Answered: Legality of cagebot counter strategies

If an opposing robot (red) is encompassing one of your (blue) mobile goals (as described in this and other posts which of the following counter strategies would be legal:

Pushing the opposing robot, with mobile goal into your 10 point scoring zone?
Lifting the mobile goal with the opposing robot still encompassing it?
Lifting the mobile goal to the extent that it caused the opposing robot to tip over?

Assume that the referee interprets all of these maneuvers by the blue robot to be offensive moves, where the intent of the blue robot is to score points and not damage or disqualify the red robot.

G12 reads as follows, with a portion bolded for emphasis:

A Robot which is encompassing its opponent’s Mobile Goal(s) is clearly undergoing a solely defensive strategy; as a result, it does not generally have the “protection” against harsh maneuvers that <G12> generally offers to offensive robots. Teams who choose to undergo solely defensive strategies, such as collecting opposing Mobile Goals, should be prepared to withstand vigorous interaction from offensive robots.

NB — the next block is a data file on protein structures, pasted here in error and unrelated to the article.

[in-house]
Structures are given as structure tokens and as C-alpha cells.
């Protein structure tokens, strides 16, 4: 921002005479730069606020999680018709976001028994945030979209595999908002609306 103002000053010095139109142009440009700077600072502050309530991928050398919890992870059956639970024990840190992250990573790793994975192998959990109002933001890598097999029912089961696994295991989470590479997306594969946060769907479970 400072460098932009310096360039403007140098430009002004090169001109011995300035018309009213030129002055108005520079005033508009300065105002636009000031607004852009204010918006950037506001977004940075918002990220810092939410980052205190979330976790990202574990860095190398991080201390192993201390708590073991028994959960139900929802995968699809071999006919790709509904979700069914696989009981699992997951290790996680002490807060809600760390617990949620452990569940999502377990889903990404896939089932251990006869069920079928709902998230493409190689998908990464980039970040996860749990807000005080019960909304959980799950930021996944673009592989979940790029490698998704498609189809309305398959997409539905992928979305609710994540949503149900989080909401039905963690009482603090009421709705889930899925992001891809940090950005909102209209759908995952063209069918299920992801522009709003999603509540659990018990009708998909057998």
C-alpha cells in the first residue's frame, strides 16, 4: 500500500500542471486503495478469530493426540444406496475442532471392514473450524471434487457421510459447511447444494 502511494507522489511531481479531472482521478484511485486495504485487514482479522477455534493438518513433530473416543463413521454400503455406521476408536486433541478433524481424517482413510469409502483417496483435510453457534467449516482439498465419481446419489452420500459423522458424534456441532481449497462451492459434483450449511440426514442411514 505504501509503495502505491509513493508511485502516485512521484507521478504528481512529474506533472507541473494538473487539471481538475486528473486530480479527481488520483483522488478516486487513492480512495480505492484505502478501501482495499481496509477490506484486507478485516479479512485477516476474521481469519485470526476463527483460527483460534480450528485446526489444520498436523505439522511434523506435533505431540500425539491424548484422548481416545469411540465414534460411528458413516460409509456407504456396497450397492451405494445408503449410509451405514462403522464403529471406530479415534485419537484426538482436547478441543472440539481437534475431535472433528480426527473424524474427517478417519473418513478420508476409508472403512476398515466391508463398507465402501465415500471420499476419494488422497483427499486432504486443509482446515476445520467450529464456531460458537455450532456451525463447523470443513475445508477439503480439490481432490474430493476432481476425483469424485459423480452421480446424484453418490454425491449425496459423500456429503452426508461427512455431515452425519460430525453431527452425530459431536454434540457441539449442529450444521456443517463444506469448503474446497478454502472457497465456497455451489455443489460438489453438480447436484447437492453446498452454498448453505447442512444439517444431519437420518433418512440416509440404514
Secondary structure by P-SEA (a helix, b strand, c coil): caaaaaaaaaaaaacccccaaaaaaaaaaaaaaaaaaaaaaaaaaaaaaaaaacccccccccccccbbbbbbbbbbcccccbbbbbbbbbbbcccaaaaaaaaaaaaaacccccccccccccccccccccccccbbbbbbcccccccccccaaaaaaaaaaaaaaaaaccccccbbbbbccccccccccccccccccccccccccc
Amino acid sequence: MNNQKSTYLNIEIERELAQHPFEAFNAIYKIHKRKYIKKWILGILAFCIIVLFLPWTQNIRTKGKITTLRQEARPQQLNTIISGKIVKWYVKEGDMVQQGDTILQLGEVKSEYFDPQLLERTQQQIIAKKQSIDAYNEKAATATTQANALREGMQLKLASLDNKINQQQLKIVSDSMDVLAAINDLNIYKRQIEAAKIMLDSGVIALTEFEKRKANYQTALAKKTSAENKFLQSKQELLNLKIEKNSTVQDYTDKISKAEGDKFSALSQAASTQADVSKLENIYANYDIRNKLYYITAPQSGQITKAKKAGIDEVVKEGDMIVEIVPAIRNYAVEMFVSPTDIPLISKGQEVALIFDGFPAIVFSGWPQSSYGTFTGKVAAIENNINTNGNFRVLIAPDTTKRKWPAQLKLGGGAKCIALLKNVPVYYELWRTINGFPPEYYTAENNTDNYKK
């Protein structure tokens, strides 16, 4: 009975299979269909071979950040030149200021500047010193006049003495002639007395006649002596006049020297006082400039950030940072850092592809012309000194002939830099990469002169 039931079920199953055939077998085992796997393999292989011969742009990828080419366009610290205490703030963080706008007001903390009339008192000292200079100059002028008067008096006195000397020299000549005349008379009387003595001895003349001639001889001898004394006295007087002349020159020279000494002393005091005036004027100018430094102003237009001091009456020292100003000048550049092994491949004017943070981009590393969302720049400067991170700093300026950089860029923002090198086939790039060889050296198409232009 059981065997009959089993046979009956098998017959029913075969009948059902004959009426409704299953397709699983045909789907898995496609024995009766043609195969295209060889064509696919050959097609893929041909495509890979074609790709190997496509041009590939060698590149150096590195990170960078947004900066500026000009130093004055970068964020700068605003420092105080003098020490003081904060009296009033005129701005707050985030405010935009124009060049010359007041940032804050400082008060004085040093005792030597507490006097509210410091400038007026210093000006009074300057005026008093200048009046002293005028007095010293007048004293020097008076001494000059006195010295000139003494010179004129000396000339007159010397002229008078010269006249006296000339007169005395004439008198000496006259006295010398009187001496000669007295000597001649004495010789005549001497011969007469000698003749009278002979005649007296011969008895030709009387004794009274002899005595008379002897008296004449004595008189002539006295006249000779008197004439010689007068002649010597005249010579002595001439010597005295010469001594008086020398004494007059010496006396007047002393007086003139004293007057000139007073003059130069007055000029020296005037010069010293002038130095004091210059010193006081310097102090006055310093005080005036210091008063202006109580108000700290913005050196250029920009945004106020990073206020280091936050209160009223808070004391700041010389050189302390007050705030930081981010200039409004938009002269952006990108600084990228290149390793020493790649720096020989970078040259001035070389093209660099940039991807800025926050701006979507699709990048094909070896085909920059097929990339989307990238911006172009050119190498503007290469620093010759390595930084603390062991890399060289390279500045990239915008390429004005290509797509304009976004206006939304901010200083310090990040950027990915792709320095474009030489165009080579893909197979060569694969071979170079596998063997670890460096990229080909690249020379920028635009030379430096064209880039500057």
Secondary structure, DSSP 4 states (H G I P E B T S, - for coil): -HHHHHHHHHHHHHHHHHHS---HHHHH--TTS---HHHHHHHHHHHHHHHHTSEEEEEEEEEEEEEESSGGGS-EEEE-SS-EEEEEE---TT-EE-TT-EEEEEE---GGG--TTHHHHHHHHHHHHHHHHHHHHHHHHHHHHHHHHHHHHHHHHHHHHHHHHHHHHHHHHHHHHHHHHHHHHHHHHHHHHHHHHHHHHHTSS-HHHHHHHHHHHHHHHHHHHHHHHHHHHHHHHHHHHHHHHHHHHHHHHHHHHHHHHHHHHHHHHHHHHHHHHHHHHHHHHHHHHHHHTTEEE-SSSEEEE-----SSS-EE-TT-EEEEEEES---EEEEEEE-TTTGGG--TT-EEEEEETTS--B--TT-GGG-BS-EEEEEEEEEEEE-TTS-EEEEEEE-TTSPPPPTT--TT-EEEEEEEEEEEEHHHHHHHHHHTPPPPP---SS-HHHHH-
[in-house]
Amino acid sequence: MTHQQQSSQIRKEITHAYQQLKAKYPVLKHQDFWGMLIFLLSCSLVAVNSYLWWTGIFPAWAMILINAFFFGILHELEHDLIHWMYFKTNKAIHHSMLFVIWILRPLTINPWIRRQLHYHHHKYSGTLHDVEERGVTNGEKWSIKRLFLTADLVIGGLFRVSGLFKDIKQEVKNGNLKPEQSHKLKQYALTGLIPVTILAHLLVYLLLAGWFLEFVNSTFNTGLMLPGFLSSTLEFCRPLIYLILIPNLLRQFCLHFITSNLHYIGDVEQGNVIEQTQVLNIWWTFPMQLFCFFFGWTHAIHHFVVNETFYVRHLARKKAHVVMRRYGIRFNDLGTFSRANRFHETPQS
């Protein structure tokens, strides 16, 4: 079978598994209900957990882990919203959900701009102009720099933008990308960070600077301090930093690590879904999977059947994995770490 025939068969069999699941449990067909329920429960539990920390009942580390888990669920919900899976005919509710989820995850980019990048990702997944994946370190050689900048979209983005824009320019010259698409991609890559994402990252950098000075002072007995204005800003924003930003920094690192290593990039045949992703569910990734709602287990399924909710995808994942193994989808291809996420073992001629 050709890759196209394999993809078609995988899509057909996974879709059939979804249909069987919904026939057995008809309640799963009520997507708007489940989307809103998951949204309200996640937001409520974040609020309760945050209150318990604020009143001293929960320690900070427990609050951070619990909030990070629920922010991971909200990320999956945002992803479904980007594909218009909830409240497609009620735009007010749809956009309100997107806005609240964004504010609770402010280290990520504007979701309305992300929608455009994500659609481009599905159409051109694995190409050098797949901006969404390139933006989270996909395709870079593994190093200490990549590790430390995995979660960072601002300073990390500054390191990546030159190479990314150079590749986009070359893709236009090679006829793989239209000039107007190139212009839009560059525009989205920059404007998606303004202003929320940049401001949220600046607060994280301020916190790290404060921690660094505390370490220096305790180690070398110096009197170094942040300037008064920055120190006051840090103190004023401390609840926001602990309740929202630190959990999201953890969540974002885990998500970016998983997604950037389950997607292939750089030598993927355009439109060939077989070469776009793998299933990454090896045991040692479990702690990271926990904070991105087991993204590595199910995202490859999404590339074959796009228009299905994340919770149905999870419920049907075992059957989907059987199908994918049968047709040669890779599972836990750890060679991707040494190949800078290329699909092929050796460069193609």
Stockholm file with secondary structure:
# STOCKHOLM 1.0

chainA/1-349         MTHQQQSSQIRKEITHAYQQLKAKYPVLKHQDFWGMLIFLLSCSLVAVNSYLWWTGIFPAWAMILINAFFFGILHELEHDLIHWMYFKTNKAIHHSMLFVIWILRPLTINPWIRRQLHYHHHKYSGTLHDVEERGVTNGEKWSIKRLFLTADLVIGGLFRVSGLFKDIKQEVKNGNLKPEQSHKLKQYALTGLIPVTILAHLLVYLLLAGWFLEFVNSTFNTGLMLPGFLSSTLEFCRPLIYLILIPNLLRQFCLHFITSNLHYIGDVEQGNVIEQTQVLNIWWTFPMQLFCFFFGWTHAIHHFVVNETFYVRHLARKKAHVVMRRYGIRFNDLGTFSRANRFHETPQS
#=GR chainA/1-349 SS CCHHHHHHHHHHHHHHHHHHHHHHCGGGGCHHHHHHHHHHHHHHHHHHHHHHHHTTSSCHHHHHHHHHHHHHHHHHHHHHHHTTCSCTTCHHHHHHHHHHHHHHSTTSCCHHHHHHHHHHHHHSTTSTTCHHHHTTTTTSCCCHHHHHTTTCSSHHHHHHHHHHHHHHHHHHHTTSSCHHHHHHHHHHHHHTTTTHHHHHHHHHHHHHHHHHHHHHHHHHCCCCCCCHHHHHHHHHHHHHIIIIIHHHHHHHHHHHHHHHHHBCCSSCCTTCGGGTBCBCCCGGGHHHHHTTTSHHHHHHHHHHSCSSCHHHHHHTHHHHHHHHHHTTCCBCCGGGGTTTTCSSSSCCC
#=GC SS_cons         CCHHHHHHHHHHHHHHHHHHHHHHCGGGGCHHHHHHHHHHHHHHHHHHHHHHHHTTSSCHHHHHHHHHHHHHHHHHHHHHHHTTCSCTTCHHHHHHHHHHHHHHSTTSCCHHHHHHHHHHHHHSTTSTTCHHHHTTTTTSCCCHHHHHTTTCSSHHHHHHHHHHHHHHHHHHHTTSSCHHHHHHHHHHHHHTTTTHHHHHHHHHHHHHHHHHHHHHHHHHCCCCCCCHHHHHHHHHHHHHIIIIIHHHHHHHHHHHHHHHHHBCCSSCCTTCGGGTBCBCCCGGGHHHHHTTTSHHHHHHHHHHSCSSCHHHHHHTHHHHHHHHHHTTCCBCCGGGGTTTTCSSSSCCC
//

With that in mind…

These two actions would likely be legal, provided that a referee determines them to be offensive actions and not purely destructive. A Robot who chooses to encompass their opponent’s Mobile Goal should expect said opponent to attempt to retrieve it.

This situation would be more of a judgment call by the referee, depending on the context of the match. Pushing an opponent into the 10 Point Zone is a pretty serious interaction, and could be considered a violation of <G13> (intentionally causing an opponent to break a rule). This interaction should have some verbal cautionary warnings from the referee, potentially to both Teams, before it reaches the point of getting into the 10 Point Zone.